Ideally, the company should have someone on staff who is a member of a professional association such as the International Society of Arboriculture (ISA), the National Arborist Association (NAA), or the American Society of Consulting Arborists (ASCA). Certified arborists are trained and have access to current technical information on tree care, repair, and removal.
Before writing off a damaged tree as a "goner," ask yourself the following questions:
Other than the storm damage, is the tree basically healthy and vigorous? If the tree is basically healthy, is not creating a hazard, and did not suffer major structural damage, it will generally recover if first aid measures are applied.
Are major limbs broken? The larger a broken limb is, the harder it will be for the tree to recover from the damage. If a majority of the main branches are gone, the tree may have little chance of surviving.
Has the leader (the main upward-trending branch on most trees) been lost? In species where a leader is important to upward growth or desirable appearance, it may have to be a judgment call. The tree may live without its leader, but at best would be a stunted or deformed version of the original.
Is at least 50 percent of the tree's crown (branches) still intact? This is a good rule of thumb on tree survivability. A tree with less than half of its branches remaining may not be able to produce enough foliage to nourish the tree through the coming growing season.
How big are the wounds where branches have been broken or bark has been damaged? The larger the wound is in relation to the size of the limb, the less likely it is to heal, leaving the tree vulnerable to disease and pests. A 2- to 3-inch wound on a 12-inch diameter limb will seal over with new bark within a couple of years.
Are there remaining branches that can form a new branch structure? The remaining limbs will grow more vigorously as the tree tries to replace its missing foliage. Look to see if branches are in place that can eventually fill out the tree's appearance.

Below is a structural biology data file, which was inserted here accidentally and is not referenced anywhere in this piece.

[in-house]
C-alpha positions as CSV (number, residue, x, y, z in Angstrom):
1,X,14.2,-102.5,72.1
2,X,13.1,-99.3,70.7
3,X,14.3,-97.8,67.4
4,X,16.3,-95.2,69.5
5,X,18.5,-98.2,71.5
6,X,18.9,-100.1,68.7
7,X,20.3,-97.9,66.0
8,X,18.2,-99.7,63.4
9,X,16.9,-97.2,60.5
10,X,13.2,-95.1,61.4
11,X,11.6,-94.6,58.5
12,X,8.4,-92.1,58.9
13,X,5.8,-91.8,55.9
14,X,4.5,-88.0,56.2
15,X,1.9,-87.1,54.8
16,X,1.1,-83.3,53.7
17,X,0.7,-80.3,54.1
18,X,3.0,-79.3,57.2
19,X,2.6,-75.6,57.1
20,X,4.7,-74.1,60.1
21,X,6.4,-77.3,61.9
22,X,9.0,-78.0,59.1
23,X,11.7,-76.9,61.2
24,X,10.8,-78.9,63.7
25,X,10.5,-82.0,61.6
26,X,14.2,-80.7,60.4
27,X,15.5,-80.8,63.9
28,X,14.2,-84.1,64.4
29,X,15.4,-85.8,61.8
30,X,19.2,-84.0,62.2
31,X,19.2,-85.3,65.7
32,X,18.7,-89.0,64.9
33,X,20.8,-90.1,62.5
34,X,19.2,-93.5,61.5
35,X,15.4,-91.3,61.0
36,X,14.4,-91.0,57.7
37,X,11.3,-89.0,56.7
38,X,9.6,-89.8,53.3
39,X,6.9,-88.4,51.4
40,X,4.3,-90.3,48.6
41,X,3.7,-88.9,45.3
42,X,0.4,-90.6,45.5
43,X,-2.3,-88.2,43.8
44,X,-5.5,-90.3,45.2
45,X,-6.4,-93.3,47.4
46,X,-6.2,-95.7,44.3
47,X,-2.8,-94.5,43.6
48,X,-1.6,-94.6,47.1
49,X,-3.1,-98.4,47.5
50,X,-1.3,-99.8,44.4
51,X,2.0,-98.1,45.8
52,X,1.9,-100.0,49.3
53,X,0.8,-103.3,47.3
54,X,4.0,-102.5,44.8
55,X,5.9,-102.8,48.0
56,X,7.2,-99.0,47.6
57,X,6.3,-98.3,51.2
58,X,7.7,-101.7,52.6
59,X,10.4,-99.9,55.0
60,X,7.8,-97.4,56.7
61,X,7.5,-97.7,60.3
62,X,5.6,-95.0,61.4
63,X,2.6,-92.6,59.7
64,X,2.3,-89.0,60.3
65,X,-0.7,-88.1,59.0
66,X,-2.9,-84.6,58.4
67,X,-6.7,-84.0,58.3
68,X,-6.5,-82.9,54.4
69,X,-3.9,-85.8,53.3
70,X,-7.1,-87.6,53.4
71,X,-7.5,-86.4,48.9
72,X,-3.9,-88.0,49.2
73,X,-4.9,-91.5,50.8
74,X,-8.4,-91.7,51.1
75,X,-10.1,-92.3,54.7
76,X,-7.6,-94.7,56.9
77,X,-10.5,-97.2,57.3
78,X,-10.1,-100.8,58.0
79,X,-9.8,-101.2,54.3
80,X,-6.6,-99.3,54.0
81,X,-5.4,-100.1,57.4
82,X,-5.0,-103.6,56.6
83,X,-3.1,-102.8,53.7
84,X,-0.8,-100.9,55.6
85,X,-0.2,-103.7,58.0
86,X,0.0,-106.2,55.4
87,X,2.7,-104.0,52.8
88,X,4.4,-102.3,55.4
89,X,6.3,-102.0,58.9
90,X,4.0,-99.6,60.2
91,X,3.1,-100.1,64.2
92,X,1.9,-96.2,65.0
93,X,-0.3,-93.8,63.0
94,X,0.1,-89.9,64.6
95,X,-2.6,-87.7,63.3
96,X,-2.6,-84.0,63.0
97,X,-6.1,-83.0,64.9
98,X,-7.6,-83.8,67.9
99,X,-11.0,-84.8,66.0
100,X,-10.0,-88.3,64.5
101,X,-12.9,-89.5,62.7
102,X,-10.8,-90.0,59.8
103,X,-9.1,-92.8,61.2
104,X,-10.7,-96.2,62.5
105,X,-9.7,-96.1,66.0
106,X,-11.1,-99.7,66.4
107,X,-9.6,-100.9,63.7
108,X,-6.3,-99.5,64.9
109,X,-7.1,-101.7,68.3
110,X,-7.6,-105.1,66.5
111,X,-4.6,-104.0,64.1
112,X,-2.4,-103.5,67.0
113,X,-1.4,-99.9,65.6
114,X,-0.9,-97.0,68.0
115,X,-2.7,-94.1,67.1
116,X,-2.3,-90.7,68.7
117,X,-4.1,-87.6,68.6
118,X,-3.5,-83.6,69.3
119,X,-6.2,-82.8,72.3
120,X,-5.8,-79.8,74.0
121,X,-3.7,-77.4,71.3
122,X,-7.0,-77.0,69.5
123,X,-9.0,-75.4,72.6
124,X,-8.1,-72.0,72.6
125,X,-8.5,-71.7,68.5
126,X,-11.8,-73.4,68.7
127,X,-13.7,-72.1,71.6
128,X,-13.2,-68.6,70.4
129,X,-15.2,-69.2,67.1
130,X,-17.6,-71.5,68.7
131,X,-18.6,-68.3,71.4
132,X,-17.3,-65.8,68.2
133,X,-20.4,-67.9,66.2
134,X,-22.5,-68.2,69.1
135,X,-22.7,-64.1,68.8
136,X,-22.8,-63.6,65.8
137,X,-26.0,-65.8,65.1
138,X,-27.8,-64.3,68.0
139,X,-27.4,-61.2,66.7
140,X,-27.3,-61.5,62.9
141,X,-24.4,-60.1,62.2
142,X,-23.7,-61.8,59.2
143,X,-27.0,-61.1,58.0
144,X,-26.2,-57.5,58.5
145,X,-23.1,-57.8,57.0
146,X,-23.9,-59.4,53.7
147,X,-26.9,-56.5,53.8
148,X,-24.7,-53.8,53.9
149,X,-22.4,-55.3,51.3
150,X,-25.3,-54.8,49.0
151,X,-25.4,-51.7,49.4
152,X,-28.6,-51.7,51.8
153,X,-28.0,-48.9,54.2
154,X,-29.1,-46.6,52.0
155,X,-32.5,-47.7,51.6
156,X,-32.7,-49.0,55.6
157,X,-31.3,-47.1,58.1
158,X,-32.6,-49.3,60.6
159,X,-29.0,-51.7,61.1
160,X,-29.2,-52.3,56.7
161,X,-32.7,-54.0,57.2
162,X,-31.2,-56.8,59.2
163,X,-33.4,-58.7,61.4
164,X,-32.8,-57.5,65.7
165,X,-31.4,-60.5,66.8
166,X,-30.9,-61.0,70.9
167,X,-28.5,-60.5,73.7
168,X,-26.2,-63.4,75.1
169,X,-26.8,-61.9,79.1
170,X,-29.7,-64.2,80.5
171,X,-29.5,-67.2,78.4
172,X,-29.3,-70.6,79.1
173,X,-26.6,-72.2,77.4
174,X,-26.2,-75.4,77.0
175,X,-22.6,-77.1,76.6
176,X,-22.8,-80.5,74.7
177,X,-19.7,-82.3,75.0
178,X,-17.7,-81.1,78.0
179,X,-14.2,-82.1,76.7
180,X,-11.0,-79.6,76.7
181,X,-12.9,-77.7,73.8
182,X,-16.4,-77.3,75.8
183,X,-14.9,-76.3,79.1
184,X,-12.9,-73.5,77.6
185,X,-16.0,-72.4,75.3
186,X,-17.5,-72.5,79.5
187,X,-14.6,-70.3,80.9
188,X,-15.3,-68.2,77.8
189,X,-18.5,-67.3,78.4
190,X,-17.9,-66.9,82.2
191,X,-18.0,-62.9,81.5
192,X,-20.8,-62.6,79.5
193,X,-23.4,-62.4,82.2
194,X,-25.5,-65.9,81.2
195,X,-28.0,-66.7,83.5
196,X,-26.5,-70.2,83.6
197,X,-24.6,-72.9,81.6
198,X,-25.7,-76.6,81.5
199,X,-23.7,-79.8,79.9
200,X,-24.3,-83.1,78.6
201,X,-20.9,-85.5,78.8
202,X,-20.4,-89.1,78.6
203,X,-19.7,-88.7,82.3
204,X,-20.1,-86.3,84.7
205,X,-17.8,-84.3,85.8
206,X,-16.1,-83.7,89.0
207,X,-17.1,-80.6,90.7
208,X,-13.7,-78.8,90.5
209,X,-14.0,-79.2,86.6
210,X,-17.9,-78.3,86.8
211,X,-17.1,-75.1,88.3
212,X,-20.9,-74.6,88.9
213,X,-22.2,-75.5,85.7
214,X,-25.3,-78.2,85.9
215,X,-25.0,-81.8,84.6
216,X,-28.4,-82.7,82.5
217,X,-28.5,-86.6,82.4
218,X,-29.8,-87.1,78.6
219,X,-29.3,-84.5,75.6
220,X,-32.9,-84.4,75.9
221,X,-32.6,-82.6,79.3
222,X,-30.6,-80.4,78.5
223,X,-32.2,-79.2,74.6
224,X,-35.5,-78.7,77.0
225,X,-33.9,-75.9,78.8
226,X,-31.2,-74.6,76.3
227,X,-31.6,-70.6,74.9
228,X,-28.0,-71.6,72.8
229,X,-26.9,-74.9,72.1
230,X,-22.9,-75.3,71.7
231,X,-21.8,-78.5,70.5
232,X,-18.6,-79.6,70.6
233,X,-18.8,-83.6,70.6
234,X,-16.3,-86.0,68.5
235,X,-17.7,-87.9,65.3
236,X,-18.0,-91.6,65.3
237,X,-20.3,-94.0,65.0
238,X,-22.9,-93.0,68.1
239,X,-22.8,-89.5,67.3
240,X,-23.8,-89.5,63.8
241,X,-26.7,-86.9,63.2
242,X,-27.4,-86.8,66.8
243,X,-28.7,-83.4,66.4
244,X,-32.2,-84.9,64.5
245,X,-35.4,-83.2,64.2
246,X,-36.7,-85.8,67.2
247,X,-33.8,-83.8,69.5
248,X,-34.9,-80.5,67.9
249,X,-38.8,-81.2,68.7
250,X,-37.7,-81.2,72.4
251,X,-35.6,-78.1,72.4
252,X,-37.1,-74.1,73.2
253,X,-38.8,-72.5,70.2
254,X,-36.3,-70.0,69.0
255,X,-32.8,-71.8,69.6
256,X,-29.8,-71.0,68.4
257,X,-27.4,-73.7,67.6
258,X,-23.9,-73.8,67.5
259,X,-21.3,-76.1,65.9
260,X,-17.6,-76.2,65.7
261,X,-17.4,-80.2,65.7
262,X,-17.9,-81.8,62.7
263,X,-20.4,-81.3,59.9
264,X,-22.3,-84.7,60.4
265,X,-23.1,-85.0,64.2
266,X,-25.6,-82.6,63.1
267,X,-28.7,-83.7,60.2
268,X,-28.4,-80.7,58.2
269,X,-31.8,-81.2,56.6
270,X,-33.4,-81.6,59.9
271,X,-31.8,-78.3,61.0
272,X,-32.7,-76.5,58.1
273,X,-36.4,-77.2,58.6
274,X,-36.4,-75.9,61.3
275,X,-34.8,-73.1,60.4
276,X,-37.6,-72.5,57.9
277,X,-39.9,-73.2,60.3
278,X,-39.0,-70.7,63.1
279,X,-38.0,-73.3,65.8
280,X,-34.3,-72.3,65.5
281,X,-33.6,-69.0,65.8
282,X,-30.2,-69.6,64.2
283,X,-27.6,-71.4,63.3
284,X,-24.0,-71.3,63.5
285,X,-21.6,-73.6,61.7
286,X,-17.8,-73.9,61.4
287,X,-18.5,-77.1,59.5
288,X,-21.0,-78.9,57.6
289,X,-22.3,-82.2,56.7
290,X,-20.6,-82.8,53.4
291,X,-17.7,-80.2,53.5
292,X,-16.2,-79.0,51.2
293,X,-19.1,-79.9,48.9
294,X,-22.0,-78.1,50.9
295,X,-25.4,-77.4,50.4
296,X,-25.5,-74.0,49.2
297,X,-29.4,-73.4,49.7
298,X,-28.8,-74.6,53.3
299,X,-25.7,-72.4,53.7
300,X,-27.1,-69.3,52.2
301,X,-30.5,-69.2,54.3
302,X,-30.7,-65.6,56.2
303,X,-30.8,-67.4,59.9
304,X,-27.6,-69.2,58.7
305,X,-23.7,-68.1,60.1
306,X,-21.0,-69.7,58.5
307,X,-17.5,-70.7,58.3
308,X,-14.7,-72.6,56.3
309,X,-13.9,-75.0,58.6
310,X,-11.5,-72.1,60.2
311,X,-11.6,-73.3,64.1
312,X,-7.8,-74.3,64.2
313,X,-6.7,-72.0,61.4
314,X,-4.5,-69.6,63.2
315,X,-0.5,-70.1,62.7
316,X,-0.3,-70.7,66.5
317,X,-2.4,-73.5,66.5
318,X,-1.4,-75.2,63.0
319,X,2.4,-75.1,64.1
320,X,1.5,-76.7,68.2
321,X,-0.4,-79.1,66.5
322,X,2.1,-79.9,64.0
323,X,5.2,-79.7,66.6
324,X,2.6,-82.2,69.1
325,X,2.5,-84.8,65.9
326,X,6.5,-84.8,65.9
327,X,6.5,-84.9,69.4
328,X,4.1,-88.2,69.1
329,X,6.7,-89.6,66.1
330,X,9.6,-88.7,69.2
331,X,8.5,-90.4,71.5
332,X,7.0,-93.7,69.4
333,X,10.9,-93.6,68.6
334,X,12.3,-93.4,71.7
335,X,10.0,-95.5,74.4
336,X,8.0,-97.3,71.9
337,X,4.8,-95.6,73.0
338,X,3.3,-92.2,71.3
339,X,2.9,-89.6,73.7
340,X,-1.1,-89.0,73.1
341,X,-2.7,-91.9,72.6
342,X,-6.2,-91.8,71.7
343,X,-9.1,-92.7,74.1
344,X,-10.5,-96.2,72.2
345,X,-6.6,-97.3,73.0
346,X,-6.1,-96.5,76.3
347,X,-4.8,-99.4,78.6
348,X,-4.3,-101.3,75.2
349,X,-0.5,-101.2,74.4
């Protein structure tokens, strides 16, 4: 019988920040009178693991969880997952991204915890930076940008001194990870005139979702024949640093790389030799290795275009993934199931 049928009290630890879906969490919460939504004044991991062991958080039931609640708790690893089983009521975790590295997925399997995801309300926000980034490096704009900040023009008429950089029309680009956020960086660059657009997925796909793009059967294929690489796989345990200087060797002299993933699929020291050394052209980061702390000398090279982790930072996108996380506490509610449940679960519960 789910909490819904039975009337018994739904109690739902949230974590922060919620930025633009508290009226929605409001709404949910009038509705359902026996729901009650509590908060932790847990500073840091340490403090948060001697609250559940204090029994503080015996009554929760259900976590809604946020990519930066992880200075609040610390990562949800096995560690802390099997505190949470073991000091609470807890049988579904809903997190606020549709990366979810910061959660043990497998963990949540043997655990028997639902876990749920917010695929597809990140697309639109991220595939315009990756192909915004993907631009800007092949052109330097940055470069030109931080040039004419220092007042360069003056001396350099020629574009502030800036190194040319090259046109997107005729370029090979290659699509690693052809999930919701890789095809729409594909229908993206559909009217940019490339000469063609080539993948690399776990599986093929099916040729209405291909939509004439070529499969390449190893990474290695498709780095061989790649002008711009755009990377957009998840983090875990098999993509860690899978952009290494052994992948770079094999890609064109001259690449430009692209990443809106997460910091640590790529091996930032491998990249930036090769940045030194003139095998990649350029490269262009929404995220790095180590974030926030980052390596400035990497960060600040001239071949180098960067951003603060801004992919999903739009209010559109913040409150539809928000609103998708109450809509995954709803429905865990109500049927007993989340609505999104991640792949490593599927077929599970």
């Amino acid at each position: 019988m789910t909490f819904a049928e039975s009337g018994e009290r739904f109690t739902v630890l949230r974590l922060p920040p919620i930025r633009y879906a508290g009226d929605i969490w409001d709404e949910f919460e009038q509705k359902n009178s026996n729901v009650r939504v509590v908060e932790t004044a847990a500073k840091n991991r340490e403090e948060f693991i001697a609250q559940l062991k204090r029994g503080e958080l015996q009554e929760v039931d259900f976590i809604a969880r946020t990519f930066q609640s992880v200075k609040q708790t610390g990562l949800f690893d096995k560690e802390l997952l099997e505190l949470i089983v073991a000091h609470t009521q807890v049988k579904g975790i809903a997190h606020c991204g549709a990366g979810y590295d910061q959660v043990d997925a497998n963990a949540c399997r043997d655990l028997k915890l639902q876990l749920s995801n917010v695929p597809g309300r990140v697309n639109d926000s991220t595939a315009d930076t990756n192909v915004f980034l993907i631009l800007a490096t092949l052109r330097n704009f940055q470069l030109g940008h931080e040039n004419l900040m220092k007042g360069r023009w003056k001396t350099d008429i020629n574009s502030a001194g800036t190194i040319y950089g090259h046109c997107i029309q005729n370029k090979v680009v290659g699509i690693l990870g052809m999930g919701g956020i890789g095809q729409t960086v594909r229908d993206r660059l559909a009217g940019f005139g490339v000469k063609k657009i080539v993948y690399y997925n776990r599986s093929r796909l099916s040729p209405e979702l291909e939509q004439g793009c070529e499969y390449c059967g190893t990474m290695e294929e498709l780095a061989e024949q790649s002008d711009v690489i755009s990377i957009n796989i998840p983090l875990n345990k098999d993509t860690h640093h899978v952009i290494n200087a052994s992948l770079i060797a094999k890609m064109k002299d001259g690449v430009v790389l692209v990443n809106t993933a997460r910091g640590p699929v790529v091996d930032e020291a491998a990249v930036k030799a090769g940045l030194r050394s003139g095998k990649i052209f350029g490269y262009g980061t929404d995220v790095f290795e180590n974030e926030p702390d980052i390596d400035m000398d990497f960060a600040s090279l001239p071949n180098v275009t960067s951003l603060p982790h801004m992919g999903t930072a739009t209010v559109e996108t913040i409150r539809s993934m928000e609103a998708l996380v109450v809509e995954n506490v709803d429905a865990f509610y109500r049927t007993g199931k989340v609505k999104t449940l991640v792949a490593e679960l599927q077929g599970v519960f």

Is the tree of a desirable species for its location? If the tree is in the wrong location (such as a potentially tall tree beneath a power line), or an undesirable species for the property (messy fruit, etc.), it may be best to remove it if it has serious damage.
The questions listed above will help you make informed decisions about your trees. In general, the answer as to what to do about a particular tree will fall into one of three categories.
Although the tree has been damaged, enough strong limbs may remain on a basically healthy tree to make saving it possible.
1. Keep it
If damage is relatively slight, prune any broken branches, repair torn bark or rough edges around wounds, and let the tree begin the process of wound repair. A mature shade tree can usually survive the loss of one major limb. The broken branch should be pruned back to the trunk. In the months to follow, large wounds should be closely monitored for signs of decay.
Young trees can sustain quite a bit of damage and still recover quickly. If the leader is intact and the structure for future branching remains, remove the broken branches and let the tree close over the wounds and recover itself.
A healthy mature tree can recover even when several major limbs are damaged.
2. Wait and see
Resist the temptation to simply cut the tree down and be done with it. In such cases, it may be best to stand back for a while and think it over. Remember that time is on your side. After careful pruning of broken branches, give the tree some time to recover. A final decision can be made later.